Strangers in the West: The Syrian Colony of New York City, 1880-1900

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Kalimah Press, 2015 - Arab Americans - 474 pages
Strangers in the West is the never before told story about the Syrian/Lebanese immigrants who, beginning in 1880, settled on the lower west side of Manhattan. Coming from what was then known as "Greater Syria," these immigrants gathered near the Battery where they disembarked after their long journey from the Middle East. Settling in tenements recently abandoned by Irish immigrants, these recent arrivals to the New World founded an Arabic-speaking enclave just south of the future site of the World Trade Center. They opened Syrian restaurants, half a dozen Arabic-language newspapers, oriental merchandise and food shops, and four Syrian churches. They capitalized on the orientalist craze sweeping the United States by opening Turkish smoking parlors, presenting belly dancers on vaudeville stages, and performing across the country in native costume. Peddlers and merchants, midwives and doctors, priests and journalists, belly dancers and impresarios--all were part of the small community in its first 20 years. This is their story.

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Dr Jacobs is an anthropologist and a first- rate story-teller and writer. She has been a businessperson, a University Trustee, and Chairperson of several Foundations. All of these skills have led to this seminal book detailing immigration from the Arab World to New York City in the last two decades of the 19th century.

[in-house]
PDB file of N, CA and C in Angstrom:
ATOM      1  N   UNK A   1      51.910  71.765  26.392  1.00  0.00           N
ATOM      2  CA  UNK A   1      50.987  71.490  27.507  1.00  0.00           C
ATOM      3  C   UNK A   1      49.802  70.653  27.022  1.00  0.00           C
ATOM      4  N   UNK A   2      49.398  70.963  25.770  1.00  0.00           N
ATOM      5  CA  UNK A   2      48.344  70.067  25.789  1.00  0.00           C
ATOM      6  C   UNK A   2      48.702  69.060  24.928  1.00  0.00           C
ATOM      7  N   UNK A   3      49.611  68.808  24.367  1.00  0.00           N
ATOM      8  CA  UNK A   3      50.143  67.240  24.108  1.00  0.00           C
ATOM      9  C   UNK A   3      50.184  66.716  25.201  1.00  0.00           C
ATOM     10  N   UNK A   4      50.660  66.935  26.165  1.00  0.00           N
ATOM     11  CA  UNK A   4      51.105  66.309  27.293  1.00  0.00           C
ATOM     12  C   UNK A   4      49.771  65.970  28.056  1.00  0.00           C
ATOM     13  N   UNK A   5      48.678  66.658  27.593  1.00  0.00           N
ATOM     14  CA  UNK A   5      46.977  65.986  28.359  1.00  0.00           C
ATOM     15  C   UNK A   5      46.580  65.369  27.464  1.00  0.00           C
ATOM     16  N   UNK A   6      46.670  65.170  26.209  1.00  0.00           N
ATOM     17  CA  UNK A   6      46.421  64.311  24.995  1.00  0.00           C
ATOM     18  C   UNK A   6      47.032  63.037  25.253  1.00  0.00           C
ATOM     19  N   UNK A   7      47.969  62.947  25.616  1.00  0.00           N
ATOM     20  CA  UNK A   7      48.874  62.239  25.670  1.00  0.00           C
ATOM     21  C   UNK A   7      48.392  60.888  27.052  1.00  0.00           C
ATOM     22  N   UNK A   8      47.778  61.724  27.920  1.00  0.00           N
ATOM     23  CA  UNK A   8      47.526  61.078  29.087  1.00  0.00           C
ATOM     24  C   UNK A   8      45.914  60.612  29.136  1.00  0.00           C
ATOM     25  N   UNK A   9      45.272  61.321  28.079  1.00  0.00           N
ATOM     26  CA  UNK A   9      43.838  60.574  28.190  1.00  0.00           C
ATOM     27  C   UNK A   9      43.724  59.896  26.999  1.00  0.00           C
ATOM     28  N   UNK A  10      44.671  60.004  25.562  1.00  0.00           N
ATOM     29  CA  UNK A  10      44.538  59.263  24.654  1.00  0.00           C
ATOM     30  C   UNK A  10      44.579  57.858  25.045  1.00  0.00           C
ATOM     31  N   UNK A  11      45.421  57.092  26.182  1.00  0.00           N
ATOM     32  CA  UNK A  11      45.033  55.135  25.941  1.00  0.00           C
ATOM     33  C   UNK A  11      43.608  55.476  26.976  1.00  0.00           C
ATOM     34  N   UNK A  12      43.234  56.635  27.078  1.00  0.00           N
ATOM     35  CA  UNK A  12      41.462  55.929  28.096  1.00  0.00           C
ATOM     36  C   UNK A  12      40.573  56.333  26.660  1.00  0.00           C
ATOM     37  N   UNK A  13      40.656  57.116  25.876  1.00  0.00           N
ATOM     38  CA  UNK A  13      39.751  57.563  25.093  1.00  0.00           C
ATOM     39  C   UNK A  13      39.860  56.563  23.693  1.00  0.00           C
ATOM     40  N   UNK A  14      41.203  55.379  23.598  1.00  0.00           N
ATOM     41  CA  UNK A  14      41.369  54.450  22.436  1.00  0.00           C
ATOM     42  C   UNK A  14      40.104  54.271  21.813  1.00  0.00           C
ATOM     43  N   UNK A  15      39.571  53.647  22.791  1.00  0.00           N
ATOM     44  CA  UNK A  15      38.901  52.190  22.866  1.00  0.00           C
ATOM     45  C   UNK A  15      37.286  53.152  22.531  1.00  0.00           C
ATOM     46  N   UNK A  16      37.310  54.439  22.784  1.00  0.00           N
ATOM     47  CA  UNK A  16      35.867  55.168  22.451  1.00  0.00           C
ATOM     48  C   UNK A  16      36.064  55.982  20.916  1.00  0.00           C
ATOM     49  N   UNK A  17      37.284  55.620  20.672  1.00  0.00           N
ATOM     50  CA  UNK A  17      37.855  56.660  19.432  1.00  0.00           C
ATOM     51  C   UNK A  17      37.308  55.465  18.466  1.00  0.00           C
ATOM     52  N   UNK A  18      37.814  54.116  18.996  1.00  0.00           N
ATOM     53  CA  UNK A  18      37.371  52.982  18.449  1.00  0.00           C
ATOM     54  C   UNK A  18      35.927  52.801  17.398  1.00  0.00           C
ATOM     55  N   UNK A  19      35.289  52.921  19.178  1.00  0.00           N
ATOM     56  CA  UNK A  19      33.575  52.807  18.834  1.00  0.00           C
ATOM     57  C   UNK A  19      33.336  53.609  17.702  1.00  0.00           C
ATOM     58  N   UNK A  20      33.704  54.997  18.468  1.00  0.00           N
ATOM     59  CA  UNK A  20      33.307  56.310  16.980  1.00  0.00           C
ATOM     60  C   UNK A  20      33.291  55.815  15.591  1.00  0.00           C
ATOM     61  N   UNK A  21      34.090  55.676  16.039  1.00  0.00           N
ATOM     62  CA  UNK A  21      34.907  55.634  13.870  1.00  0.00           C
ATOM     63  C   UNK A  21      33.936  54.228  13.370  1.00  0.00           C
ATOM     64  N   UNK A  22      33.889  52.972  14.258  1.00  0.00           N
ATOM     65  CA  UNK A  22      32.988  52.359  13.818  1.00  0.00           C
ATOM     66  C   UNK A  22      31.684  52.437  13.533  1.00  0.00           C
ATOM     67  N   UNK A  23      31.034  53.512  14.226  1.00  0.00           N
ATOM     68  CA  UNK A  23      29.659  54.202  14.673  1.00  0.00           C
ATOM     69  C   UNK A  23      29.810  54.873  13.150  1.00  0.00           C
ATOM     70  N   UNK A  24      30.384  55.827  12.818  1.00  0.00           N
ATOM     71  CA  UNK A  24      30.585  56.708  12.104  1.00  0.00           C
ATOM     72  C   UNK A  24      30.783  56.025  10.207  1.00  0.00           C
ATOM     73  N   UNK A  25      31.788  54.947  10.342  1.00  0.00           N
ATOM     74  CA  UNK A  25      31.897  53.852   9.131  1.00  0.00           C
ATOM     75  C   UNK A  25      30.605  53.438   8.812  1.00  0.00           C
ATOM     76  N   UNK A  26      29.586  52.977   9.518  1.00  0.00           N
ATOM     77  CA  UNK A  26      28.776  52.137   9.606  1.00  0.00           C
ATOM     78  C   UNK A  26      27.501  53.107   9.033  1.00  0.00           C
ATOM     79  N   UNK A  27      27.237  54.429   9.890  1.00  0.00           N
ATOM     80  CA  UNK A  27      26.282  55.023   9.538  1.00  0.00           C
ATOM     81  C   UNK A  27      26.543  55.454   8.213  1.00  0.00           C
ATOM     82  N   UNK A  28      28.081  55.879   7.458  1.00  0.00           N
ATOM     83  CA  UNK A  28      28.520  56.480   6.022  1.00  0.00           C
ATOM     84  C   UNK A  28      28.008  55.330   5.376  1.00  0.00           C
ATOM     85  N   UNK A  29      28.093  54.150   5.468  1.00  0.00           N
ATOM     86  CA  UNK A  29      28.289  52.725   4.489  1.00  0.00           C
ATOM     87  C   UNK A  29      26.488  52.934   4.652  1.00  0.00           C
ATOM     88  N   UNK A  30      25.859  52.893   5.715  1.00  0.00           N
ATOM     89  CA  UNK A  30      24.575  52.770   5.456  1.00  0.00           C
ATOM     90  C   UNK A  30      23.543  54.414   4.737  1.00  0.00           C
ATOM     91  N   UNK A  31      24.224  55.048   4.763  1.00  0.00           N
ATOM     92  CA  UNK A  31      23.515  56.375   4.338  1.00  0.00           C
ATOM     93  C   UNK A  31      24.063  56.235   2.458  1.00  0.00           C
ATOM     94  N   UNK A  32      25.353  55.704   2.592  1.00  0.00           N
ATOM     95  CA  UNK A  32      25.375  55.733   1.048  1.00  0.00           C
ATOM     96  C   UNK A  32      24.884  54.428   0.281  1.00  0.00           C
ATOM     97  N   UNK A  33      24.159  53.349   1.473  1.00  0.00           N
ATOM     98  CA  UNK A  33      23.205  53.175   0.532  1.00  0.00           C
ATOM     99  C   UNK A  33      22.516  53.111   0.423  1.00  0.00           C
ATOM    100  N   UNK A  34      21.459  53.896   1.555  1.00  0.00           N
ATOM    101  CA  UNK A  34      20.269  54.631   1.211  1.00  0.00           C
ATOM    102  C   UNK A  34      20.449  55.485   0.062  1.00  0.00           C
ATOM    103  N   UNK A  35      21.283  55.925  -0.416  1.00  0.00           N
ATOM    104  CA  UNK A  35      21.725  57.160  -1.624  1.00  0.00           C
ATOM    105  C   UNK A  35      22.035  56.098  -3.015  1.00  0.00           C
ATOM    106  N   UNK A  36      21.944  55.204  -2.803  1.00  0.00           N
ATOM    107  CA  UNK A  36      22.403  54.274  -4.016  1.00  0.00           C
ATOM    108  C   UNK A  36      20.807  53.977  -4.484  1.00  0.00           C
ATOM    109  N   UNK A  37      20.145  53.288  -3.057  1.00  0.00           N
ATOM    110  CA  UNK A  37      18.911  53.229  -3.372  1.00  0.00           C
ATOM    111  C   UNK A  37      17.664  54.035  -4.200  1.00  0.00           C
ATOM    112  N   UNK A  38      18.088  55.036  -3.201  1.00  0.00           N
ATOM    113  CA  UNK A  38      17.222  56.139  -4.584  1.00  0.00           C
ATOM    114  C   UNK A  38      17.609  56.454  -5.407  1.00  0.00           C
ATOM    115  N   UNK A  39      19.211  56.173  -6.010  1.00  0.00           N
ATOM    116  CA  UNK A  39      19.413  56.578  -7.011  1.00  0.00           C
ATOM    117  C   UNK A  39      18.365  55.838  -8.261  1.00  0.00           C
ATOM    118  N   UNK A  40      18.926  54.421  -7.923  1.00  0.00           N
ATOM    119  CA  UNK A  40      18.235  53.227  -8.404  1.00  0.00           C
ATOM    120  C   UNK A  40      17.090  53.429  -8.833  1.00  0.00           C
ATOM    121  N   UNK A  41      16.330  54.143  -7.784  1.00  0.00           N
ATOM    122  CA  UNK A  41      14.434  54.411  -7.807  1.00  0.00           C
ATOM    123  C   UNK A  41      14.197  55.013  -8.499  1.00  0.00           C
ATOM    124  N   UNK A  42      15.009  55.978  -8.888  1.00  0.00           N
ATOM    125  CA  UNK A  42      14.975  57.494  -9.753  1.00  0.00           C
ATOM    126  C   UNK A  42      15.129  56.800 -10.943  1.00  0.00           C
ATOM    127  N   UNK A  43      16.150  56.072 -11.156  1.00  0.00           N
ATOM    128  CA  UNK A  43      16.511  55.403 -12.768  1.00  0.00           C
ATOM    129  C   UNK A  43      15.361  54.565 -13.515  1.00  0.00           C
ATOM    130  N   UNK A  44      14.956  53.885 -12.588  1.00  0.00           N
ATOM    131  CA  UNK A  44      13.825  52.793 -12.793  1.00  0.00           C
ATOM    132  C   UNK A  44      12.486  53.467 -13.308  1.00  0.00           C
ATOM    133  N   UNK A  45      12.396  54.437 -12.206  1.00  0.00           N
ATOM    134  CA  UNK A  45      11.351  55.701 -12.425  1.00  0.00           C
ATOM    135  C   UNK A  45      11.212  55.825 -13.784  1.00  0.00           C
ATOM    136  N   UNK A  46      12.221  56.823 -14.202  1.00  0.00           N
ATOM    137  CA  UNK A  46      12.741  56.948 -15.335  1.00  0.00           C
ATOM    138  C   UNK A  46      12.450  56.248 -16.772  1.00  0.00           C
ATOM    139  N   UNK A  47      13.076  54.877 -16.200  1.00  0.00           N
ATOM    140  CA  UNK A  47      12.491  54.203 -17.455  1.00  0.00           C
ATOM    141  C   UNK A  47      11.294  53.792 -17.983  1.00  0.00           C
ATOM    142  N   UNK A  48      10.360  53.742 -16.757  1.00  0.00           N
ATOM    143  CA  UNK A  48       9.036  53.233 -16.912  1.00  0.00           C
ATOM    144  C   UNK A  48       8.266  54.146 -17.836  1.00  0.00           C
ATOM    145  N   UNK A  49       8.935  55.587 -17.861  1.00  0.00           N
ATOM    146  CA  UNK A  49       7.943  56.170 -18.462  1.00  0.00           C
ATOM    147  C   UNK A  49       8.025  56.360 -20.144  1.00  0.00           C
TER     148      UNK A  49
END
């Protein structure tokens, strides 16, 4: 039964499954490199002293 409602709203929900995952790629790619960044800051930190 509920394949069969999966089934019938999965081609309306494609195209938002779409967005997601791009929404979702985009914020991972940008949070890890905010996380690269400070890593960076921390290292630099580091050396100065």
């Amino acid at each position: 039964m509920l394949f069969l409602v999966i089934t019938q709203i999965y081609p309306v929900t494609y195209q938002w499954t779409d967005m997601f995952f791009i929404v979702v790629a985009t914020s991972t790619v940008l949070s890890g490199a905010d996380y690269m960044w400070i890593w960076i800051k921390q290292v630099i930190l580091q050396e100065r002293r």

It is carefully researched, relying on documentation-and therefore differs from the oral histories which until now have characterized Arab immigration "histories".
It is a key to the story of immigration to the United States, and will remain a cornerstone of understanding America's story, and the story of those mid-easterners who helped shape the 20th century in the United States.
Bob Goodhouse
 

About the author (2015)

Linda K. Jacobs is an independent scholar living and working in New York City. She holds a Ph.D. in Near Eastern Archaeology/Anthropology and spent many years working on archaeological excavations and economic development projects in the Middle East. She is the author of Digging In: An American Archaeologist Uncovers the Real Iran (KalimahPress: 2012) and a number of articles about the nineteenth-century Syrian Colony in New York. All four of her grandparents were members of the New York Syrian Colony.

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